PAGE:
Just a month ago, most analysts remained bullish on the U.S. dollar in anticipation of a Fed rate hike. However, this week, the greenback has fallen quickly to its lowest level in three months. Even today, there is still little reason for the U.S. dollar to be sold so heavily, so when this kind of price action happens, it makes us rethink what’s going on. With all the persistent financial turmoil since summer, international investors are now looking beyond short-term factors and are looking more at the bigger picture.
First, let’s take the potential side effects of income inequalities. Part of this came from the massive quantitative easing that central banks had to take as a temporary fix to the Great Recession of 2008. National income has been distributed unevenly as a result. The true fix for this is through fiscal policies. So until these material structural changes are made, monetary policy cannot be aggressive. As a result, the market may now be focusing beyond the Fed’s potential first 25bp lift-off, understanding that the path beyond will remain very flat. Regardless of what Fed officials say, the futures market has decided to push back its outlook for a Fed rate hike, giving only a 30% probability of a 25bp hike in 2015. If this is the case, this will certainly weigh on the USD too.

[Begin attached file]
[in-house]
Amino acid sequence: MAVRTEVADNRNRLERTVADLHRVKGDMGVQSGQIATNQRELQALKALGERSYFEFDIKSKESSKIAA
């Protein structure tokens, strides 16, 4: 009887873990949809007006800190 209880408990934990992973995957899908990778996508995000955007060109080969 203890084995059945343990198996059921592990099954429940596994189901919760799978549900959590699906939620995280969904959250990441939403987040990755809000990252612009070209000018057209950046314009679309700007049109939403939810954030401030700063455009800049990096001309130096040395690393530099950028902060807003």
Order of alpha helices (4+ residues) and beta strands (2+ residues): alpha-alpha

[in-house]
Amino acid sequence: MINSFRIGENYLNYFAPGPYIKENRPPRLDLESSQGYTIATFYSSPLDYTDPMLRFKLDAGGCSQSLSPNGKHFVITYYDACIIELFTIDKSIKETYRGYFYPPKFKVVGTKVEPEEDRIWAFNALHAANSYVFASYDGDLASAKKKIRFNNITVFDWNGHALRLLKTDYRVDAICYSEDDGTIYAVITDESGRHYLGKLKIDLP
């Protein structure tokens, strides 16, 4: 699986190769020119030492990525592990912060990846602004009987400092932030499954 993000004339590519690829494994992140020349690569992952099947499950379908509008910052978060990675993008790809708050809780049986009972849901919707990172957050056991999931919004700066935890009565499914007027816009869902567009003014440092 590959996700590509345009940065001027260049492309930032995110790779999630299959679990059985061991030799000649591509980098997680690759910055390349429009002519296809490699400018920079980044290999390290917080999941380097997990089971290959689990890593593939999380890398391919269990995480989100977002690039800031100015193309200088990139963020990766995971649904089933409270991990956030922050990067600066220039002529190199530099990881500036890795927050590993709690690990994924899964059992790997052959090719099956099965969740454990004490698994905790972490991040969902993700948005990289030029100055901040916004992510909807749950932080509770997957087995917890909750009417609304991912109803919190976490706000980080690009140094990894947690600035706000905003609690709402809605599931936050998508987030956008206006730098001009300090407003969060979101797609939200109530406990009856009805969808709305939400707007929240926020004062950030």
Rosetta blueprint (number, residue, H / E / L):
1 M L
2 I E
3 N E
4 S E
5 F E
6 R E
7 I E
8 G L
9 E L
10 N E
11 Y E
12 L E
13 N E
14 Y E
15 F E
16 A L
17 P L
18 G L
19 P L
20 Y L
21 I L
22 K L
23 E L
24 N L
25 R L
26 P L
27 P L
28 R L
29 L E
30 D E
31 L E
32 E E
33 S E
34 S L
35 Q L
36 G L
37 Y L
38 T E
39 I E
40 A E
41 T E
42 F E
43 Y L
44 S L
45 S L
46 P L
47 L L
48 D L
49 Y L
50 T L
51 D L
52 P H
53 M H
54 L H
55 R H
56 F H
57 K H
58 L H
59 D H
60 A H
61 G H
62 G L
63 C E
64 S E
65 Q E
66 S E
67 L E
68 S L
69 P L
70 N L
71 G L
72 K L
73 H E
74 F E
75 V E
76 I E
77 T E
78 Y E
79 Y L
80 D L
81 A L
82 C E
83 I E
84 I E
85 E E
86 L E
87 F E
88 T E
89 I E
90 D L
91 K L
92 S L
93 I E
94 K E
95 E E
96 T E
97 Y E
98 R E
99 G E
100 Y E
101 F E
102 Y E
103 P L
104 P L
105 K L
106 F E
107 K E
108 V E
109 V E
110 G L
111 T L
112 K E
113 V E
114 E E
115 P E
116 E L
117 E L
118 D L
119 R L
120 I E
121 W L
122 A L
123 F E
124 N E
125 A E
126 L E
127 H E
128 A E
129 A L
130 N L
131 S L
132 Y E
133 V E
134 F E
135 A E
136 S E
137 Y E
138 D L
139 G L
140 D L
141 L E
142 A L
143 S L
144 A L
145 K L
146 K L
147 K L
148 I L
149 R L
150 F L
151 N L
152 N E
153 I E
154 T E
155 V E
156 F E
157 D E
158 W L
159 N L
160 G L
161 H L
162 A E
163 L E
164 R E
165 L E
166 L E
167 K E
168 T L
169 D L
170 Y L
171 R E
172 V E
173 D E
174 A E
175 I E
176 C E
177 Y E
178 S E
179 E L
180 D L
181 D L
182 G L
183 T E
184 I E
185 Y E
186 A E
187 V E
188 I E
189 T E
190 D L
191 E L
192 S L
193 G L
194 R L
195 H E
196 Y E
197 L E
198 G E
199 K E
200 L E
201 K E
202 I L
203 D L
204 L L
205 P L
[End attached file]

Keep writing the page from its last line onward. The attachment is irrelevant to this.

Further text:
In addition, there is the question of the U.S. dollar as a reserve currency. The struggling emerging markets’ economies have huge debts denominated in the U.S. dollar, so the strong dollar only compounds the problem. It could be that the major central banks around the world are starting to diversify their foreign currency reserves out of the dollar. If this is the case, it will certainly have long-term negative effects.
My View: A month ago, it seemed that the stronger U.S. economy, strong dollar and Fed tightening would be the harbingers to bring the rest of the world out of its economic woes. Now, it’s the opposite where the rest of the world is expecting the U.S. to slowdown to close the income gap. This correction may take longer than we had originally anticipated, in which case the greenback may not rally as soon as we think either.
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